After the Play to Win draw (I didn’t win) I went to the deHavilland Room to play an RPG. There were literally hundreds of RPG sessions offered in the name room using a dozen different rules systems and genres over Breakout’s three days. The D&D Adventurer’s League was well represented with many adventures for beginning or experienced parties and Fai Chen’s Fantastical Faire, a magical item trading post, was there offering the exchange of League-approved in-game goods. There were also adventures being played in the Star Wars, Star Trek, and Marvel. There were many, many more sessions played with superheroes, Cthulhu, martial arts, apocalypses, post-apocalypses, and playtests of brand-new systems not yet available. I can’t say too much to them unfortunately because I didn’t get the opportunity to find out. And finally there was a competition held Sunday Morning called Iron GM.
I was curious about what Iron GM means in the context of roleplaying games so I spoke to Rob, the host and timekeeper. It’s pretty much exactly what I guessed: A competition modelled after Iron Chef where GMs are given three story ingredients and need to create an adventure using those ingredients for a table of players. Each GM is rated by their players in time management, originality, and fun. The ingredients for this year’s contest were ogre mages, the glass ceiling, and Jupiter. My mind started whirring with thoughts of what kind of adventure I would create given those ingredients. In moments I had come up with a mysterious discovery with the players finding a galleon on a hilltop, miles inland from any sizeable body of water. After investigating the crow’s nest the players would learn that the glass ceiling was a literal glass dome built over the crow’s nest, created by ogre mages who used the enchanted glass ceiling to navigate among the heavenly bodies and as a result had identified a previously undiscovered planet which they named Jupiter. The ogre mages had all mysteriously disappeared, leaving behind journals with vague notions of what Jupiter was. Once the word Jupiter was spoken aloud the galleon would spring to life and the spelljamming ship would fly to Jupiter on autopilot where the real adventure would begin. The whole idea of the contest got me excited and as a GM with over twenty years of experience I’m seriously considering entering the contest next year.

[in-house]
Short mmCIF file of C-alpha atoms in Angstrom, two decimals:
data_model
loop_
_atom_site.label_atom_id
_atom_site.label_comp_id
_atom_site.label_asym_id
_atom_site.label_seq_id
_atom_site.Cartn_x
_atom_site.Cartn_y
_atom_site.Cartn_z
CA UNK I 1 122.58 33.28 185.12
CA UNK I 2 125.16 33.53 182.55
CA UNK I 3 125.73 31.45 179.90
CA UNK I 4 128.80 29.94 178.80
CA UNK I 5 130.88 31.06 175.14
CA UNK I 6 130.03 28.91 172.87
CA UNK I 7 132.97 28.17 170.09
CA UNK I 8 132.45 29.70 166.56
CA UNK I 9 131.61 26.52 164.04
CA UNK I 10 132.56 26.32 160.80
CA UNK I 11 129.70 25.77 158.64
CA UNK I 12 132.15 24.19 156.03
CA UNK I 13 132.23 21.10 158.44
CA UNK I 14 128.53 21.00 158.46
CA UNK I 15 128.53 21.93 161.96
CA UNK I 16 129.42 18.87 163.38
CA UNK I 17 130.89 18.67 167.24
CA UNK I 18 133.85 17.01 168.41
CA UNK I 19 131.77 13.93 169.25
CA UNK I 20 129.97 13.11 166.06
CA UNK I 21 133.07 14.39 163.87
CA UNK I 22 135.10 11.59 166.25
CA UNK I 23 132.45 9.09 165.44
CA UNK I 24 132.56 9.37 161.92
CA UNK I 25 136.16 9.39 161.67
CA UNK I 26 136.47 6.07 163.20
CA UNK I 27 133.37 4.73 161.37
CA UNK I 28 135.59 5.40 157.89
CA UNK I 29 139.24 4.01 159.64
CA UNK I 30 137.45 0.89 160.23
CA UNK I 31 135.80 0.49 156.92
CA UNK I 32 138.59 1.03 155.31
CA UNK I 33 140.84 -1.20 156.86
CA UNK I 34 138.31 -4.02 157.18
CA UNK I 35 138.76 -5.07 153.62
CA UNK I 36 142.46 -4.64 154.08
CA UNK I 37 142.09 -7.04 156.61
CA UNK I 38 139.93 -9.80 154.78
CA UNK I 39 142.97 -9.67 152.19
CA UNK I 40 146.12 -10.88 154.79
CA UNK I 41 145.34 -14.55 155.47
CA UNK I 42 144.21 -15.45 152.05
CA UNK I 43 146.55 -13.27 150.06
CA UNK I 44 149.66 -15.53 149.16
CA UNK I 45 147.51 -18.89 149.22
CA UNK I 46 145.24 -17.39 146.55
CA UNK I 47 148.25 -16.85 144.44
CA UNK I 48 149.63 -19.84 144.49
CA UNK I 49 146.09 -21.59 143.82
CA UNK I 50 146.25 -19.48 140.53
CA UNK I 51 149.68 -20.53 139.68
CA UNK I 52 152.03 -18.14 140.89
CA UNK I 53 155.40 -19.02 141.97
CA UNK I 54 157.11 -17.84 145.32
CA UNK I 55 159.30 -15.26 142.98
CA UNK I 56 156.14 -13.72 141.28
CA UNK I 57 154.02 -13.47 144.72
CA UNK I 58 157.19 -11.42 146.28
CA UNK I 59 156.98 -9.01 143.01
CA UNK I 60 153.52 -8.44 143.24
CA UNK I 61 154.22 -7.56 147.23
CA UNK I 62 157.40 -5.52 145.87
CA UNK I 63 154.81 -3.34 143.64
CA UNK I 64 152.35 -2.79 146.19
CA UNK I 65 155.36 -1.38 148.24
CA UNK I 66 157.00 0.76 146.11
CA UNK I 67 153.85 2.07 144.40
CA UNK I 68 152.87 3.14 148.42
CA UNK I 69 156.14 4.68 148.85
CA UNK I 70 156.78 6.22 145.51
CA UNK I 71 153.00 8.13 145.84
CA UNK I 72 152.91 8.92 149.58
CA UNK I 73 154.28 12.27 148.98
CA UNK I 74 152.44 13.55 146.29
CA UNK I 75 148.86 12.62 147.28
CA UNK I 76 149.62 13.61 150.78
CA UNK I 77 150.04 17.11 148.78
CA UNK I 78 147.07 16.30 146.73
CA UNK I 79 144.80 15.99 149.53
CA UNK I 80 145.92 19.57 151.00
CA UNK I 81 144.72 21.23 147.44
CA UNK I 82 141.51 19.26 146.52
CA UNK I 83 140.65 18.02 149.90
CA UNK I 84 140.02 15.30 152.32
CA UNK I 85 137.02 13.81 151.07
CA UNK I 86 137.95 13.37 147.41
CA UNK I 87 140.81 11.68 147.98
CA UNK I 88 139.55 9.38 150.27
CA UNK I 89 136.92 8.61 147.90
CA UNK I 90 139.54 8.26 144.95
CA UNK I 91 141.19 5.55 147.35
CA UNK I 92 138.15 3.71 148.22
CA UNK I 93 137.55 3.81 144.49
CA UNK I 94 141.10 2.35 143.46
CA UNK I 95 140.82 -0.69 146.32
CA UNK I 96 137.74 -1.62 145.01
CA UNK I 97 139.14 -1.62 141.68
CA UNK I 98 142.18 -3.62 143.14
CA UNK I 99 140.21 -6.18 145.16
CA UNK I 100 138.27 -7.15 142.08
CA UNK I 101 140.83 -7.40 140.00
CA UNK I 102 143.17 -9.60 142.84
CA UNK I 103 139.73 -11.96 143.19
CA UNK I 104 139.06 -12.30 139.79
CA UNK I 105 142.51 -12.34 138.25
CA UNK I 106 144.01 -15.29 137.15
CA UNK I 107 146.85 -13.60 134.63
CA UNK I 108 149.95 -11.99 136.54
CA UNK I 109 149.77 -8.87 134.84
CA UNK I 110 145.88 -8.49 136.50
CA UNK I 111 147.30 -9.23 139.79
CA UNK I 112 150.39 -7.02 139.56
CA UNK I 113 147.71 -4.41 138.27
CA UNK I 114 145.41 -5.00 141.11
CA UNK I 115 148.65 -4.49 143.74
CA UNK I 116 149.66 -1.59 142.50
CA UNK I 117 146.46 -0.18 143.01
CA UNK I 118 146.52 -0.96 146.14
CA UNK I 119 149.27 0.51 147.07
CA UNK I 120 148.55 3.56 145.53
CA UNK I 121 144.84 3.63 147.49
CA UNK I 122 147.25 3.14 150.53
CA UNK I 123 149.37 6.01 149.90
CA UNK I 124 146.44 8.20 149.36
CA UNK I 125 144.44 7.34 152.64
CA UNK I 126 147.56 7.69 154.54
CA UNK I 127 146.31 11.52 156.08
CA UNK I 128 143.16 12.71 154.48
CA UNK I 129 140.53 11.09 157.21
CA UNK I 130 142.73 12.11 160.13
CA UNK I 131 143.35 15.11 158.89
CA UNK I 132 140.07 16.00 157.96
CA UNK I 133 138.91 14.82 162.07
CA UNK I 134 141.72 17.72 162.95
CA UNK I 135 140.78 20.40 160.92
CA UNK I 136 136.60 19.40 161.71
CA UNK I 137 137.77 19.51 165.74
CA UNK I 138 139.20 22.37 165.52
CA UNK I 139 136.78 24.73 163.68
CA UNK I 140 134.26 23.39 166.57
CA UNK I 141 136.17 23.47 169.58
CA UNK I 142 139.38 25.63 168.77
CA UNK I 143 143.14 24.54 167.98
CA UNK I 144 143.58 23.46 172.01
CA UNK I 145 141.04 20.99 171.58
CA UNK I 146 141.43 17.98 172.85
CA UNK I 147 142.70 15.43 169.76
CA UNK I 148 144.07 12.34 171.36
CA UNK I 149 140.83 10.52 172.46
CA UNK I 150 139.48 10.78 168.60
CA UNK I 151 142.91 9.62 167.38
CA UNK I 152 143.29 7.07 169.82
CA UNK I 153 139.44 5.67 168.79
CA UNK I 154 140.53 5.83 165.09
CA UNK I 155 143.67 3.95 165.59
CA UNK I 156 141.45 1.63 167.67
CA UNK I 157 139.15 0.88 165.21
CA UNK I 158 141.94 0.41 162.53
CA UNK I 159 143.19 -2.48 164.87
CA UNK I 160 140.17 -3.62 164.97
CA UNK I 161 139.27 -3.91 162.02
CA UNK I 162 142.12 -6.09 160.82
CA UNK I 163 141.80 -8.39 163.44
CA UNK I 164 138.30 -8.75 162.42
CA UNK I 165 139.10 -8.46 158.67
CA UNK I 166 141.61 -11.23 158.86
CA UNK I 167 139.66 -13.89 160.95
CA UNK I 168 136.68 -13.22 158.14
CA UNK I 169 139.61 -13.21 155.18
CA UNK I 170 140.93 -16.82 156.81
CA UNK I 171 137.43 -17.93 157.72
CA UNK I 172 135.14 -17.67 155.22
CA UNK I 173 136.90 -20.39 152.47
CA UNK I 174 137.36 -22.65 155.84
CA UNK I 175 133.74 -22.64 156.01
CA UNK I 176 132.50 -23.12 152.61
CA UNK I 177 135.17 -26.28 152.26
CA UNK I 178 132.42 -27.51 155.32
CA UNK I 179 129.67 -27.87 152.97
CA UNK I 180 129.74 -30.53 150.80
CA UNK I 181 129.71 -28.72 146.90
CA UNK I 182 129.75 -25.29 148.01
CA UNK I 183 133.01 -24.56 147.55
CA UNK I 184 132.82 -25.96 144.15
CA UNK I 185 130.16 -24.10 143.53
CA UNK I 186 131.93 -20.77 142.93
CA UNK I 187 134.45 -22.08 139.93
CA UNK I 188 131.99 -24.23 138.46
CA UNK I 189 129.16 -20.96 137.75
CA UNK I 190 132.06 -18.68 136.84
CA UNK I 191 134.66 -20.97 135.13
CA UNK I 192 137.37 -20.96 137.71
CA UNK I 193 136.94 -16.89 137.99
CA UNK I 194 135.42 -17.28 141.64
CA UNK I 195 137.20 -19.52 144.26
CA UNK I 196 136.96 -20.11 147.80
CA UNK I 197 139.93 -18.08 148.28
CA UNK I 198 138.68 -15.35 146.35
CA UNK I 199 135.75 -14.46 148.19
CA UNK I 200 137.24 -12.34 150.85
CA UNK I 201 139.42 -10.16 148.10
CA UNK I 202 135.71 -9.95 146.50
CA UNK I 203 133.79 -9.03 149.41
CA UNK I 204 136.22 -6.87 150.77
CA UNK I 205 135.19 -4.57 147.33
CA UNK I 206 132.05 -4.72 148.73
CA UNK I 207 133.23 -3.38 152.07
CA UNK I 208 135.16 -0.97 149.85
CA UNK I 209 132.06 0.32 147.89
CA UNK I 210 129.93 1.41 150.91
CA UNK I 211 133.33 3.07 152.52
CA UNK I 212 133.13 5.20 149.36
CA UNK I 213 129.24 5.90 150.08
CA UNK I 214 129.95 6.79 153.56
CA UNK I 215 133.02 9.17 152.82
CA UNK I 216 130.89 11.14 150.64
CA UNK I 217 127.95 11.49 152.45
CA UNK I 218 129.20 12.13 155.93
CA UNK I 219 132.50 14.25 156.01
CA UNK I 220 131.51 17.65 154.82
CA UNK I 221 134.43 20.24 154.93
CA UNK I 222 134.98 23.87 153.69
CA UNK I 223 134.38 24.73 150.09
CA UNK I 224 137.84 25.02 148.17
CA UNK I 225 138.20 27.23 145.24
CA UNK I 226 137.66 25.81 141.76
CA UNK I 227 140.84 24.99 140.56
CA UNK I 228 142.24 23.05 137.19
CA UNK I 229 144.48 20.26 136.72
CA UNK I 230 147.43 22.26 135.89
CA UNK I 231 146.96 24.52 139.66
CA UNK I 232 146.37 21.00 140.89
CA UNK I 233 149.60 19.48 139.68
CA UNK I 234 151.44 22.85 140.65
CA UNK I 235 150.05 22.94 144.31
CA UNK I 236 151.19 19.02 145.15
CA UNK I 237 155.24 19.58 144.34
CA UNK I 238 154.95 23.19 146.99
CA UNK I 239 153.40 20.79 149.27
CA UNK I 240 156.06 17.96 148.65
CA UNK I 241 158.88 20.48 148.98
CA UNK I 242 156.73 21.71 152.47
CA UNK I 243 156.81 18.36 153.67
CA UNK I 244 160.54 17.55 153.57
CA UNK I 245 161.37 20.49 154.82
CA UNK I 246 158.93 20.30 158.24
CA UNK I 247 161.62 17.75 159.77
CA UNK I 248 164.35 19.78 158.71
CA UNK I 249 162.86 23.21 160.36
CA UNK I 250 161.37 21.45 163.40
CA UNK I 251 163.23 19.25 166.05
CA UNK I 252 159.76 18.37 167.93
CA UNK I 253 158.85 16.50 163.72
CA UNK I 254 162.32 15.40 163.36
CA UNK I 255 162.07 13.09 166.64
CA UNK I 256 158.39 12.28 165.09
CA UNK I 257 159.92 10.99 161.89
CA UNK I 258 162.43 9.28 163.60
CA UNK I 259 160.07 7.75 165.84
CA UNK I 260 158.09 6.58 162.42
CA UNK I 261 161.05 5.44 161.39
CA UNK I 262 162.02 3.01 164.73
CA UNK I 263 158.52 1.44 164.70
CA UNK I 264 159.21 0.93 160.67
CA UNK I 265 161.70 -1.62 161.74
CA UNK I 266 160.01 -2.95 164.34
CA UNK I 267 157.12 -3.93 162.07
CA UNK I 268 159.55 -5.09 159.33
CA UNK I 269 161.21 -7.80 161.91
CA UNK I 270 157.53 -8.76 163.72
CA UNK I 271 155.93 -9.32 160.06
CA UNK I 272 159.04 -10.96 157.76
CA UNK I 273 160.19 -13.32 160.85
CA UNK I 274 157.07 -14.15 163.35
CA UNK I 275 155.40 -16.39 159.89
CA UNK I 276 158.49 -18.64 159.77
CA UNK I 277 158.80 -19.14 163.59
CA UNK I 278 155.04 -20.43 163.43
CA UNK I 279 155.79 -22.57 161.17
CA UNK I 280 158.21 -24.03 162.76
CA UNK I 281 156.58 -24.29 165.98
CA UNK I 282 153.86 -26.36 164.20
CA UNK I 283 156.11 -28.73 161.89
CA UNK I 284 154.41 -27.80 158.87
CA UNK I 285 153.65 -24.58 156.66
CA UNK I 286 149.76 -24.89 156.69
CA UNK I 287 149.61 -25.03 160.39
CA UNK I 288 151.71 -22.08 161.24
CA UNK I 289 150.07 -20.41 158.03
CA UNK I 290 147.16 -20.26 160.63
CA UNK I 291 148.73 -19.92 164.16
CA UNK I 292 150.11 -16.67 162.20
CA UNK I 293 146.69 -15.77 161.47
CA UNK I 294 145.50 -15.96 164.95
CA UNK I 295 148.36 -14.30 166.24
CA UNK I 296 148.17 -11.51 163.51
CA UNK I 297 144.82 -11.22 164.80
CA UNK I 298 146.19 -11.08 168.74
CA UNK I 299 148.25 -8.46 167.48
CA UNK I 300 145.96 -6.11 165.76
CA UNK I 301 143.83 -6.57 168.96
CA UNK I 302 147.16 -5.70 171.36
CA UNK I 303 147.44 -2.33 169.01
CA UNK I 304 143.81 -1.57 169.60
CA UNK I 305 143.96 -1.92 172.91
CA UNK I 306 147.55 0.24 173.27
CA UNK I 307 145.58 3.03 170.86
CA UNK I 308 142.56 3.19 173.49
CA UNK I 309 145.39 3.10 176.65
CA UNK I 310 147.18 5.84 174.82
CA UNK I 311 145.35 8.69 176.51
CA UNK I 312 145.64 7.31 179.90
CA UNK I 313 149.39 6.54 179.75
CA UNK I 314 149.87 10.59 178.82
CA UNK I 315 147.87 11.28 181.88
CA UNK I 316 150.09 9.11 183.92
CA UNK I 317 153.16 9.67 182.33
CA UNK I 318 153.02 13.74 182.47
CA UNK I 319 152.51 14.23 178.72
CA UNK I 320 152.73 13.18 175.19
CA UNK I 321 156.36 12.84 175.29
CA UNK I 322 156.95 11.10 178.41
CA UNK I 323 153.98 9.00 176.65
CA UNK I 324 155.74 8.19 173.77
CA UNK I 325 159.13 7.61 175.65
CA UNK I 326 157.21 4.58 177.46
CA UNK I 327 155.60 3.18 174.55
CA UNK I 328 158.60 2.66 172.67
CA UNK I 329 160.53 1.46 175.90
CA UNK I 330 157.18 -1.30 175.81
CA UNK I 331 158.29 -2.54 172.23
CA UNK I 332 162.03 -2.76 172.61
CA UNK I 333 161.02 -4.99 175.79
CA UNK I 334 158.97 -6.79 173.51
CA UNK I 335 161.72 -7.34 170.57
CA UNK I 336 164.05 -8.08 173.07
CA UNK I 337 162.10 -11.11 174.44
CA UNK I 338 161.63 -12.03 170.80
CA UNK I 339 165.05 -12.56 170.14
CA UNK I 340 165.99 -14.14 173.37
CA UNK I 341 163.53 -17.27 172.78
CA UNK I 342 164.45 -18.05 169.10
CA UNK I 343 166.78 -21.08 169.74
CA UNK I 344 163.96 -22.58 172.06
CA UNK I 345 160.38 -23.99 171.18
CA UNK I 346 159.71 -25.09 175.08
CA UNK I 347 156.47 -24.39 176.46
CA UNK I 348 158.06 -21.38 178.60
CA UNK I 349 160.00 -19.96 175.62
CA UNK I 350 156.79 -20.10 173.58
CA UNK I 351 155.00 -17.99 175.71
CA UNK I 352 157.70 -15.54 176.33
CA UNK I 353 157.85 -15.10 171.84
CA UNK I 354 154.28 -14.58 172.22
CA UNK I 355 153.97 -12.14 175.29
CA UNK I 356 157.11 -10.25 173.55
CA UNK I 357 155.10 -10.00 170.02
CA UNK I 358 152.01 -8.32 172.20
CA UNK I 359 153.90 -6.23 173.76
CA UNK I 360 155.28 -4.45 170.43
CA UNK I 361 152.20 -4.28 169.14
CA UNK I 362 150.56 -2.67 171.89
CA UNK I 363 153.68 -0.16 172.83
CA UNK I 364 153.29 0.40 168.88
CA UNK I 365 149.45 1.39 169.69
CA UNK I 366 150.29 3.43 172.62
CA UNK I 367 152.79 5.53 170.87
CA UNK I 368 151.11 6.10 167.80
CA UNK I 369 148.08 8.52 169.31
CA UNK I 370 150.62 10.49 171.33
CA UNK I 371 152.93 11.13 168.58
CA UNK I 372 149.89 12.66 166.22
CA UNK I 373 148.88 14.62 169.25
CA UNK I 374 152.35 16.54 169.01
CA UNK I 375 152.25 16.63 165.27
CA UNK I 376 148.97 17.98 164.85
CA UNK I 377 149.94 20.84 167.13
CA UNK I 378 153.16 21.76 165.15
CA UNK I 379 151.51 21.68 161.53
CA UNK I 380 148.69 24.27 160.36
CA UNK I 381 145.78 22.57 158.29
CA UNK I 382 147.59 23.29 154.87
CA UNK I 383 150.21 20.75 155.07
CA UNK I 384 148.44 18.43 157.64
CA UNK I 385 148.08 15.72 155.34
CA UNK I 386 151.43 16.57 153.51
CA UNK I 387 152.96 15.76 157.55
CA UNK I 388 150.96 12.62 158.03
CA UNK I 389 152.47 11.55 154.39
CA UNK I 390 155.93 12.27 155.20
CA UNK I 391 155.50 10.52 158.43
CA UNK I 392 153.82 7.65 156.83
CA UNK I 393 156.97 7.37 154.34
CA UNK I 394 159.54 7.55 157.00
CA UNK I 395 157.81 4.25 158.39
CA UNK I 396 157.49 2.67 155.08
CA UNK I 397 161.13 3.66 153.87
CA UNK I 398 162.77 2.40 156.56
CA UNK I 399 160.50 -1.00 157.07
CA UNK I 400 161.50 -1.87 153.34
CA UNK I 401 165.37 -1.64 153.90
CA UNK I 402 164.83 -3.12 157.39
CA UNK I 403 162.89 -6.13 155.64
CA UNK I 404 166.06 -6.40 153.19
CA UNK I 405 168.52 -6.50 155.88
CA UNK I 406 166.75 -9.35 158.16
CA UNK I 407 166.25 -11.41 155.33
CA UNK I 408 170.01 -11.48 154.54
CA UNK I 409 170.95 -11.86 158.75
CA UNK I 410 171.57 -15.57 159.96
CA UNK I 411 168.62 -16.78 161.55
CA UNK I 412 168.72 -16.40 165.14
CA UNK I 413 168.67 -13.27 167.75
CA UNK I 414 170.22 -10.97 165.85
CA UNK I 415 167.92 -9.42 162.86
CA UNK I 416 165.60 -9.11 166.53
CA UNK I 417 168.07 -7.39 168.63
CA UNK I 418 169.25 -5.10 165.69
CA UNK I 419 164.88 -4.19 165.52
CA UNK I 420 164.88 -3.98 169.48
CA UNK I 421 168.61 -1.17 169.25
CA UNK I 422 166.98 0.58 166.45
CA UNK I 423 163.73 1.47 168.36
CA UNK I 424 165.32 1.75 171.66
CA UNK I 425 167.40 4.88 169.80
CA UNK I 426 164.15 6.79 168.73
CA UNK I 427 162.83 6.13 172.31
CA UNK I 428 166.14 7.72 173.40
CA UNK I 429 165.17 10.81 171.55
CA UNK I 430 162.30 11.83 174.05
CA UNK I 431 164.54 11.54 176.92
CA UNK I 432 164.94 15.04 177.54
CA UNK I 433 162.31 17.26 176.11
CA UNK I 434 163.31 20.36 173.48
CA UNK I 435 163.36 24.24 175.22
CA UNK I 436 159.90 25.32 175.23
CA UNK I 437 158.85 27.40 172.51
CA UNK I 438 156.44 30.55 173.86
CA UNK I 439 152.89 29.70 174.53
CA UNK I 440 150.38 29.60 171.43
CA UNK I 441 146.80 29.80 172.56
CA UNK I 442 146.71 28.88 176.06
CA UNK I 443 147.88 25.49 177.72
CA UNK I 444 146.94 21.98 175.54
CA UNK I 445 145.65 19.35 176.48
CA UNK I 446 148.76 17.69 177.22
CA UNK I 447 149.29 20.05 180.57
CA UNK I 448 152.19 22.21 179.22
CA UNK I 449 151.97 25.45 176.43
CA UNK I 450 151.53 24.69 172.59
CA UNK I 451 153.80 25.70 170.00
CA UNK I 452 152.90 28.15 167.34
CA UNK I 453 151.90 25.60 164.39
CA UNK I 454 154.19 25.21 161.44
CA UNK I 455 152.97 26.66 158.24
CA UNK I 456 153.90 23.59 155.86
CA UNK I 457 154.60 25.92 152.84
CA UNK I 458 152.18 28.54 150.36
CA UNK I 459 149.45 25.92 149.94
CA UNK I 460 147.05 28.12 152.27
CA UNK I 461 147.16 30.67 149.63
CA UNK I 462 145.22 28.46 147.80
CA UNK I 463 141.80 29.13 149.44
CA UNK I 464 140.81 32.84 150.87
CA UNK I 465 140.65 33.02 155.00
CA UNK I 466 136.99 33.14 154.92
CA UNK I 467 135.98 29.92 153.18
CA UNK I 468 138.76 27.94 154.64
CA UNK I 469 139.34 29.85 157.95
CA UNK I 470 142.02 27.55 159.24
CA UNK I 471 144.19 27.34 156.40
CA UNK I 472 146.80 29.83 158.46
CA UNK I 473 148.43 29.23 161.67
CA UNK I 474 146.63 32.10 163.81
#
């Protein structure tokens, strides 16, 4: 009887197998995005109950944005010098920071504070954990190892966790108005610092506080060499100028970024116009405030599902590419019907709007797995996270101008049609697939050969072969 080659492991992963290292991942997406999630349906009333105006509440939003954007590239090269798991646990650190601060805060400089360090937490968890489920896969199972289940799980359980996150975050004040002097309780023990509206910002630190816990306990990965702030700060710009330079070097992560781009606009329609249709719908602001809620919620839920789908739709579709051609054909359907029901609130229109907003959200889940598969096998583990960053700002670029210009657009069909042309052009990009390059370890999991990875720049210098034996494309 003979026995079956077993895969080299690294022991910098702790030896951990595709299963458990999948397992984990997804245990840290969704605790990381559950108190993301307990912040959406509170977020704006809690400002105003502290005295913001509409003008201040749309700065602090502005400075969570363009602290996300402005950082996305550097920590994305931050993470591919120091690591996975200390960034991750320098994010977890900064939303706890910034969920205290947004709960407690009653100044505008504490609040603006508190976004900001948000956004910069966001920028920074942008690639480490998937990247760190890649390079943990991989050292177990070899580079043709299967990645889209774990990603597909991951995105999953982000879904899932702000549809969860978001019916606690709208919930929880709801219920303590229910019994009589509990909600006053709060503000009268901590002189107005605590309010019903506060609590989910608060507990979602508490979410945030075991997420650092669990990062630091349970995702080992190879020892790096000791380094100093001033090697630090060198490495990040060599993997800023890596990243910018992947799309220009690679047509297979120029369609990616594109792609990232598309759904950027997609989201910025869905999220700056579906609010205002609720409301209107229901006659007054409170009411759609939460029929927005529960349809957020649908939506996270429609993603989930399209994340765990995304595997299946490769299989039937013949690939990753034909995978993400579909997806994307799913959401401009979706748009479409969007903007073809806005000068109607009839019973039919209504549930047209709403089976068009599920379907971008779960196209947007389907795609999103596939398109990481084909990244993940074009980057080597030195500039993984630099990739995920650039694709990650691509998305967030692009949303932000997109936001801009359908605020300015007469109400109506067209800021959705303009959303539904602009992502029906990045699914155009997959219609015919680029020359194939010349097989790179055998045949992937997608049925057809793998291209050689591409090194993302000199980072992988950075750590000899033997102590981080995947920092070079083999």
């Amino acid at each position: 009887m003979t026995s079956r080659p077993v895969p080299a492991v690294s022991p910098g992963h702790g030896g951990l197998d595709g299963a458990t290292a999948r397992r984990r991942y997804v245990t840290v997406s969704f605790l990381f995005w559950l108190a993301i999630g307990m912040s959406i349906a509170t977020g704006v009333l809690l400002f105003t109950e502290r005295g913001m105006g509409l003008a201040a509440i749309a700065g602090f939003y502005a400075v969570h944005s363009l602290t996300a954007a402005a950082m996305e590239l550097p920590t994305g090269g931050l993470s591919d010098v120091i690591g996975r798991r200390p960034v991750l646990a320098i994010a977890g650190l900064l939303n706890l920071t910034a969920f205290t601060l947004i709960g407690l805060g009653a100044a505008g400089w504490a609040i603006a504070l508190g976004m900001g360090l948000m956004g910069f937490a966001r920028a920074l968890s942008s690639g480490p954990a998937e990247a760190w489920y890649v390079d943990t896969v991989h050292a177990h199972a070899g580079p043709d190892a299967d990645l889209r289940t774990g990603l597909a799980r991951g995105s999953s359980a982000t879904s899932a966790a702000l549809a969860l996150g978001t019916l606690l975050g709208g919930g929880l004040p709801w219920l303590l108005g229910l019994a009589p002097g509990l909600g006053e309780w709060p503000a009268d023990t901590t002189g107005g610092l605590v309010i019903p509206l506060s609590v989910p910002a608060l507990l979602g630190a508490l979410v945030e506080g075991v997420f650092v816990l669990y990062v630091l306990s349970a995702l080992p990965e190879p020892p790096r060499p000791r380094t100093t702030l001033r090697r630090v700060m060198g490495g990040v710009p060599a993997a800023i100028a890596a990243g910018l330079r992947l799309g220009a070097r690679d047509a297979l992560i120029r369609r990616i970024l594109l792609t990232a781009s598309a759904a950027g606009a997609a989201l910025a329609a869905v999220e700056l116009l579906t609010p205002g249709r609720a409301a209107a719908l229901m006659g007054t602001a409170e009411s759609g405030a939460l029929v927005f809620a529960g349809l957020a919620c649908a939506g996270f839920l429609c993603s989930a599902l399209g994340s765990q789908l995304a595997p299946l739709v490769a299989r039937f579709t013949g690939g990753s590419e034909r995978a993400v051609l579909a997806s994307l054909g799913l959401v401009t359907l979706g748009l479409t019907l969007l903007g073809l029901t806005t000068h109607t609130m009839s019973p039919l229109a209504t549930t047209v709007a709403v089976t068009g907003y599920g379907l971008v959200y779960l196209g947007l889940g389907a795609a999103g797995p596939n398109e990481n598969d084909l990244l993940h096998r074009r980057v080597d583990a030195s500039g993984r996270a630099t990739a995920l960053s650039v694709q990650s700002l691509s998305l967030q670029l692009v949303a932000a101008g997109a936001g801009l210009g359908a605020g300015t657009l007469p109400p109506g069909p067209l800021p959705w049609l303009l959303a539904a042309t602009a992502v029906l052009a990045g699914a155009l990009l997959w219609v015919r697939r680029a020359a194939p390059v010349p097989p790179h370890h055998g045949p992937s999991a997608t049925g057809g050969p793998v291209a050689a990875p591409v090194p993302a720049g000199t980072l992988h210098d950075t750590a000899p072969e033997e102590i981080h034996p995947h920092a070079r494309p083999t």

I started role playing with AD&D, but it was Third edition that I played most so when I saw there was a 3.5 adventure titled Ad Astra DM’d and by Jacqueline Bryk, one of the convention’s special guests, I had to join in. I was surprised to find I didn’t have to get on a wait list but when we got together to play Jacqueline reminded me that many role-players abandoned D&D in favour of Pathfinder.
We began our adventure, I as a bard and Ian Watson as a paladin, on the road looking to our next adventure. We found that the world around us grew increasingly unpredictable, as the trees in the wood appeared to be affected by different seasons. Some were bare, others in full bloom, and others still in the early stages of budding. We met an elderly druid, played by Emily Griggs, who didn’t care for our preference for cities. We soon found ourselves in a strange land that none of us recognized, encountered gigantic talking animals, formians, modrons, and aasimars. Jacqueline was a fantastic DM, quick on her feet, and great at voicing the characters. We ended our sessions entering Sigil, the City of Doors.
There is a superstition that, when playing an RPG, it is unlucky to roll dice that are not your own. I didn’t believe it, but after rolling three 2s and a 7 on my first four actions with borrowed dice I asked for a short pause and ran to the vendors’ room to buy some polyhedrals. This was my one real purchase at the con but it would have been so easy to leave broke. Board games and RPGs were available for sale, along with art and supplies.
I am truly thankful to the organizers of BreakoutCon for such an enjoyable weekend. I will definitely be back next year and attend all three days, even if I have to quit my job to get the time off!